Two killed in shooting at Toronto barbecue
Two people, including a teenage girl, have been killed after gunfire broke out at a barbecue in Toronto, Canadian police have said.
At least 24 others were injured when shots were fired in a crowd of about 200 people late on Monday.
Police suspect more than one shooter was involved in the confrontation, the cause of which is unknown.
City Police Chief Bill Blair said it was the most serious crime of its kind to have taken place in the city.
Police named the two victims as Shyanne Charles of Toronto and Joshua Yasay of Ajax.
Of those injured, 23 had gunshot wounds and one person was trampled.
"An altercation broke out among some individuals and there was an exchange of gunfire. During that gunfire a number of innocent bystanders were struck," Mr Blair told the Associated Press news agency.
"It's a very shocking event, a lot of people were injured tonight."
The incident took place at about 23:00 (03:00 GMT) local time at the party on Danzig Avenue, in the city's east end.
Police said they had identified one person of interest, and were looking for other suspects. One weapon was found at the scene, but police believe more than one gun was involved.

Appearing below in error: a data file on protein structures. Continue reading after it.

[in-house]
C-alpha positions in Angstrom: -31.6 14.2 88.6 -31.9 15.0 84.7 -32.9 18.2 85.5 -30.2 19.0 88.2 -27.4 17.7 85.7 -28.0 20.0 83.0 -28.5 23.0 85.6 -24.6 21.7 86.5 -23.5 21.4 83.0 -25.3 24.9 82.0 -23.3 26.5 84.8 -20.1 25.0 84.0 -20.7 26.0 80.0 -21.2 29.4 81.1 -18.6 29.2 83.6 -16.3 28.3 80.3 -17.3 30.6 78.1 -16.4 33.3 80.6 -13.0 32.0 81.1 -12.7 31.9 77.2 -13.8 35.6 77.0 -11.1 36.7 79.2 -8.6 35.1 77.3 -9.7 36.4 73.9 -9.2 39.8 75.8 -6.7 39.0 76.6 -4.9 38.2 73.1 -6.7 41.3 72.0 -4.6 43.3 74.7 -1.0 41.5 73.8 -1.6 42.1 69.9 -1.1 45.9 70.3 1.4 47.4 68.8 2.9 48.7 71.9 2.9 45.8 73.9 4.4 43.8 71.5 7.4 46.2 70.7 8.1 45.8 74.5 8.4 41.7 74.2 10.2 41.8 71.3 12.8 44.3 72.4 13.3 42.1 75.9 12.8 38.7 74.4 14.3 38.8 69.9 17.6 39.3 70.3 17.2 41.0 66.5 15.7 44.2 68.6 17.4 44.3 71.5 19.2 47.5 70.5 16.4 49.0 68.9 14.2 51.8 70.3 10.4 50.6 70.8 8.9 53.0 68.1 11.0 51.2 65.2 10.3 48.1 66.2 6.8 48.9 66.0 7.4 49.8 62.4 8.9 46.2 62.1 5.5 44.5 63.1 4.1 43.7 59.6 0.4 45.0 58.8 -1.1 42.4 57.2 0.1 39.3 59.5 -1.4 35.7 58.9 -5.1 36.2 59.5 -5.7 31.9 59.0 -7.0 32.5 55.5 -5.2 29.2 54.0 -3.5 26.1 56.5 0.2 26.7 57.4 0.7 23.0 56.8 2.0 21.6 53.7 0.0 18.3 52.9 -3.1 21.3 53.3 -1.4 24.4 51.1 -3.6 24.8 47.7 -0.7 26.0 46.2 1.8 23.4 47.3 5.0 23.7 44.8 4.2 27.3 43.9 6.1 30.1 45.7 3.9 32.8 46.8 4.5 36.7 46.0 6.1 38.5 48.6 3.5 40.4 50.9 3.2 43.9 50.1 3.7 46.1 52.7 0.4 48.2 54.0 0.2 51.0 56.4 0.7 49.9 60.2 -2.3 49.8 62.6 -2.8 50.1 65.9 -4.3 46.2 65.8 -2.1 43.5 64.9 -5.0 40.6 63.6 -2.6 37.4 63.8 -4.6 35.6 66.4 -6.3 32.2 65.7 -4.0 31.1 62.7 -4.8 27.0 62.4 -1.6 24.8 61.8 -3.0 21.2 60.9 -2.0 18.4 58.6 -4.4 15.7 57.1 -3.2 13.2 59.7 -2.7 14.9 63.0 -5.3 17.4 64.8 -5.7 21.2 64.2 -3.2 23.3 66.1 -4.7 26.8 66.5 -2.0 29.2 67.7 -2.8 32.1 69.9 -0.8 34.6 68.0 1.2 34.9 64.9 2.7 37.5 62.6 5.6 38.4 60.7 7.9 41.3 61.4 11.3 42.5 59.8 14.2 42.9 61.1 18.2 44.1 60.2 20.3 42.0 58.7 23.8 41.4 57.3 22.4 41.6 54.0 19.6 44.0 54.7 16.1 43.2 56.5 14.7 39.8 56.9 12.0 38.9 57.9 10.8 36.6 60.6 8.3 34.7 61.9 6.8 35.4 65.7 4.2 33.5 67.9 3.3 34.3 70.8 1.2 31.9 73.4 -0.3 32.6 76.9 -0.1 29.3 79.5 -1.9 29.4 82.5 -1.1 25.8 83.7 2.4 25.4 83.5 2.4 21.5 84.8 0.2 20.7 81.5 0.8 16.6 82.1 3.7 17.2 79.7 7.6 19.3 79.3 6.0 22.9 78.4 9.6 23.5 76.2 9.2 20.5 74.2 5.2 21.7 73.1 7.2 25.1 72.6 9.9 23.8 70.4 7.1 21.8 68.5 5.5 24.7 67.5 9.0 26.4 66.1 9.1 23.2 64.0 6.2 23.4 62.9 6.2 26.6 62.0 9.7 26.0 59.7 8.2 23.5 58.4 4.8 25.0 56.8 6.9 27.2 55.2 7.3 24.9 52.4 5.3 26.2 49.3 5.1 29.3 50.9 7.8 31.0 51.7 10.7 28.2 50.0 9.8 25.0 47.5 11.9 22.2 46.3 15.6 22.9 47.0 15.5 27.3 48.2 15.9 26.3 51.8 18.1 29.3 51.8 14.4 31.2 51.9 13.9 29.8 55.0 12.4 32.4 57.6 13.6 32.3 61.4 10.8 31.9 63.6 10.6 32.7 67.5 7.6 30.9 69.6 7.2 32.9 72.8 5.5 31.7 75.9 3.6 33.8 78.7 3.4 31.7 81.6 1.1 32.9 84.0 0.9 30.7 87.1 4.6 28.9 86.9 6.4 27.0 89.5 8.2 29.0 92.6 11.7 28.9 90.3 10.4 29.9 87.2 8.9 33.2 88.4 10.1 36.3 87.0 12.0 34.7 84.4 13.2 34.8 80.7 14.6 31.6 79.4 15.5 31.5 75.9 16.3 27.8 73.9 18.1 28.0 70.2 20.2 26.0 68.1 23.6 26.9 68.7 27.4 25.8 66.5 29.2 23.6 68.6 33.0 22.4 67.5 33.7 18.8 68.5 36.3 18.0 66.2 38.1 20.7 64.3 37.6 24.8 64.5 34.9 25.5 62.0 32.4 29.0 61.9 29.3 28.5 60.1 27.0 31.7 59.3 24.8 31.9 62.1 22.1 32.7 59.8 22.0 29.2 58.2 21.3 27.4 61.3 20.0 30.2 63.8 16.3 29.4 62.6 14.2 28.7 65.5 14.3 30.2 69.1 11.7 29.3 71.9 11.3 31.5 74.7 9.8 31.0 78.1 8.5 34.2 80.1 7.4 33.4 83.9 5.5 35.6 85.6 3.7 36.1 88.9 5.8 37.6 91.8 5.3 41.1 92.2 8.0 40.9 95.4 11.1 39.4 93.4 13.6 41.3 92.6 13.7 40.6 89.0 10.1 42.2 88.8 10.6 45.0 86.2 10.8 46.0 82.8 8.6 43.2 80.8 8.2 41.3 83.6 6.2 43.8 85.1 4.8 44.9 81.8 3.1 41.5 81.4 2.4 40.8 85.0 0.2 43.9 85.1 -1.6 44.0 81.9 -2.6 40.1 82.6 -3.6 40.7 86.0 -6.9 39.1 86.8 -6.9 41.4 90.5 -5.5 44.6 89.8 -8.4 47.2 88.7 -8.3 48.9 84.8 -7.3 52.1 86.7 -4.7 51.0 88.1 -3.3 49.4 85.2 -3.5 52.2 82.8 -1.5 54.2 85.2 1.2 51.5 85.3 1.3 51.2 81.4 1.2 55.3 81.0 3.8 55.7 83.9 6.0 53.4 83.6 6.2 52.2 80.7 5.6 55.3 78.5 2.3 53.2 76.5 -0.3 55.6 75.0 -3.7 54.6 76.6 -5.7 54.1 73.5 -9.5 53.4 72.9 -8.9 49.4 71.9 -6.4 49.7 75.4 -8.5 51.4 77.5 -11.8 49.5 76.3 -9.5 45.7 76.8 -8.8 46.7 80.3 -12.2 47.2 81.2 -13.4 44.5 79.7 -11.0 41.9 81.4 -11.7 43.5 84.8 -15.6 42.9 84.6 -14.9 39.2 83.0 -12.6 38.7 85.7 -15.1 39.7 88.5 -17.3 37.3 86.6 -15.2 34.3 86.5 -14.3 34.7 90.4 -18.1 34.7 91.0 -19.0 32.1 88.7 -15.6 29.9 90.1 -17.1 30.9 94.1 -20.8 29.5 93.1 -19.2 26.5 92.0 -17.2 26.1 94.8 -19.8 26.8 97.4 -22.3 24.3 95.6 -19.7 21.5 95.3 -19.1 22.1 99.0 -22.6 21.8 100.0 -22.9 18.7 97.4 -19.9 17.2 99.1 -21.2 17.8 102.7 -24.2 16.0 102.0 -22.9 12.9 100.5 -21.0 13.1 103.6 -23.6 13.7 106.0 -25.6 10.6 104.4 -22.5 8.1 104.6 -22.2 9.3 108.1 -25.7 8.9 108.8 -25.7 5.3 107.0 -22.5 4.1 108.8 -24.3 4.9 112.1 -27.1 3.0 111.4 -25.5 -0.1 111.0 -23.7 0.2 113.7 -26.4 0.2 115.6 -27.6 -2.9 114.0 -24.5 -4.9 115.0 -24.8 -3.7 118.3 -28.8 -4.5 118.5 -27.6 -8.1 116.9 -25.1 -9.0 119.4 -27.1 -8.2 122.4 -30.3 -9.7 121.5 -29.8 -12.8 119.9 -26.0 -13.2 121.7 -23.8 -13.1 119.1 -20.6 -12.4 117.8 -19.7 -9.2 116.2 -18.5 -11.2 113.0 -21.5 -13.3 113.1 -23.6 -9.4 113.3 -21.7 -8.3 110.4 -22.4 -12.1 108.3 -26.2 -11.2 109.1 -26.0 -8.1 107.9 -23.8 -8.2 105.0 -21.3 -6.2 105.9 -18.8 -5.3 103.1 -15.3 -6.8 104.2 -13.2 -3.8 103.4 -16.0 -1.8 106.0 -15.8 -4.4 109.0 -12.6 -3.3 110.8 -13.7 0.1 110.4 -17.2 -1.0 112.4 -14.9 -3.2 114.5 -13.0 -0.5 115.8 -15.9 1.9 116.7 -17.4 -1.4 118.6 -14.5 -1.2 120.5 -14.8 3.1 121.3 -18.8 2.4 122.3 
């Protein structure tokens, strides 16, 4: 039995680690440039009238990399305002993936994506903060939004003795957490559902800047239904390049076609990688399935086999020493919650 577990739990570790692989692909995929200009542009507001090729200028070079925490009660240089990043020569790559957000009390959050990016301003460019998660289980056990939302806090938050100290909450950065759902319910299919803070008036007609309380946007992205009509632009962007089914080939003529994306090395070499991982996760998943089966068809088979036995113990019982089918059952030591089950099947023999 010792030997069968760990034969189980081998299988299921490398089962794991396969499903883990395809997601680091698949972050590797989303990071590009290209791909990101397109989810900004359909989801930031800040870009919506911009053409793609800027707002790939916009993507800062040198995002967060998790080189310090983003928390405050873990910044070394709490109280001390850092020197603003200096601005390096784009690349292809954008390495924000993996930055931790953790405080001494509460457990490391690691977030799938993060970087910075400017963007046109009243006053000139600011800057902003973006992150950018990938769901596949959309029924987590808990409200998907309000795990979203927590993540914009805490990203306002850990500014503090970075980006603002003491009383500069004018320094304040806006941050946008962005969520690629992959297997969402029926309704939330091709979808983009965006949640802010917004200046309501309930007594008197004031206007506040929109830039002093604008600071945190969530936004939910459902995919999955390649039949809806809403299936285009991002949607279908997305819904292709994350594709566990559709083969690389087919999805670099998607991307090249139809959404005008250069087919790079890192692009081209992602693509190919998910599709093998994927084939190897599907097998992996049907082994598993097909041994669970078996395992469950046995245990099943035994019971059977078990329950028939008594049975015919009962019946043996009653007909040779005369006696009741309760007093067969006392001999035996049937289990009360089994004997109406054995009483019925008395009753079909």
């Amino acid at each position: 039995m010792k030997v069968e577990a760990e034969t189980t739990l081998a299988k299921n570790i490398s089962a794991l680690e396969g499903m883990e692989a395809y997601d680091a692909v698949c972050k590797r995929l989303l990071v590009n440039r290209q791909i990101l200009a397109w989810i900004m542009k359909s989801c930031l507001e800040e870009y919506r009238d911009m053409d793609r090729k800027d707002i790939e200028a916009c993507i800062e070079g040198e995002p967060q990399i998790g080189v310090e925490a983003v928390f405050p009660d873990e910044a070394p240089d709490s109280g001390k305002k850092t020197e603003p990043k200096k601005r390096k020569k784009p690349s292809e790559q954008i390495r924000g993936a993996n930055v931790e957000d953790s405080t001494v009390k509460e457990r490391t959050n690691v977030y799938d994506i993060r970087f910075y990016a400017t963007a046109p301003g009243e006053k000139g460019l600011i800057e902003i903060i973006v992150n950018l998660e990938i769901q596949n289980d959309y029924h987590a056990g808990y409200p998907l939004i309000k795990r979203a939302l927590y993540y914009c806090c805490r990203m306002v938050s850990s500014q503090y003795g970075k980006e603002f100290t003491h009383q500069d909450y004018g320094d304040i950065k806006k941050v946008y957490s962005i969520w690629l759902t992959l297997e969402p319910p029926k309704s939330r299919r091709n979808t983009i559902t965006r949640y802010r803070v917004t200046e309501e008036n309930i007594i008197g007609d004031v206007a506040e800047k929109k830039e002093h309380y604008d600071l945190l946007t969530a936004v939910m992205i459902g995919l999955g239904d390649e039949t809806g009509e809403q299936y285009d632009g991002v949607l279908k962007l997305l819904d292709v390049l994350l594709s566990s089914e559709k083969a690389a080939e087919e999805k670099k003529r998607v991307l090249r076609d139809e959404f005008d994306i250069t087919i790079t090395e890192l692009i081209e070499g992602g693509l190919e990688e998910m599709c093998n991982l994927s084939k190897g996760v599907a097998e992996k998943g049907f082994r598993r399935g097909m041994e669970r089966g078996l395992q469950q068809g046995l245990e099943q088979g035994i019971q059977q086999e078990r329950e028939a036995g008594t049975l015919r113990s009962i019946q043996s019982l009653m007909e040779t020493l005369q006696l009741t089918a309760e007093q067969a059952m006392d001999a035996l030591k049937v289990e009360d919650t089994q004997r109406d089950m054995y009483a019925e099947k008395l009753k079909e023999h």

One of the wounded was an infant, but Mr Blair said the child's injuries were "not life-threatening".
A local resident said she had heard about 15 gunshots, before seeing people running past her house.
She said she called three girls into the house as they ran past "screaming terrified", including one, a 14-year-old, who had been shot in the arm.
"First I thought it was fireworks because they were having a big party outside and then I realised it was gunshots," she told the BBC.
Police have appealed for information from the public over the incident, which comes just weeks after a deadly shooting at the city's main shopping centre.
Two people were killed and several others were wounded in that attack.
On Tuesday, Mayor Rob Ford said the incidents were isolated and unfortunate and called his city "the safest city in North America".
"I assure you, Toronto is not like Detroit," he told the Globe and Mail . "People should come here and enjoy this great city."
Gun ownership in Canada has been subject to licensing since the 1970s, and firearms crime has generally declined over the years. But the frequency of shootings has risen sharply this year, according to local media.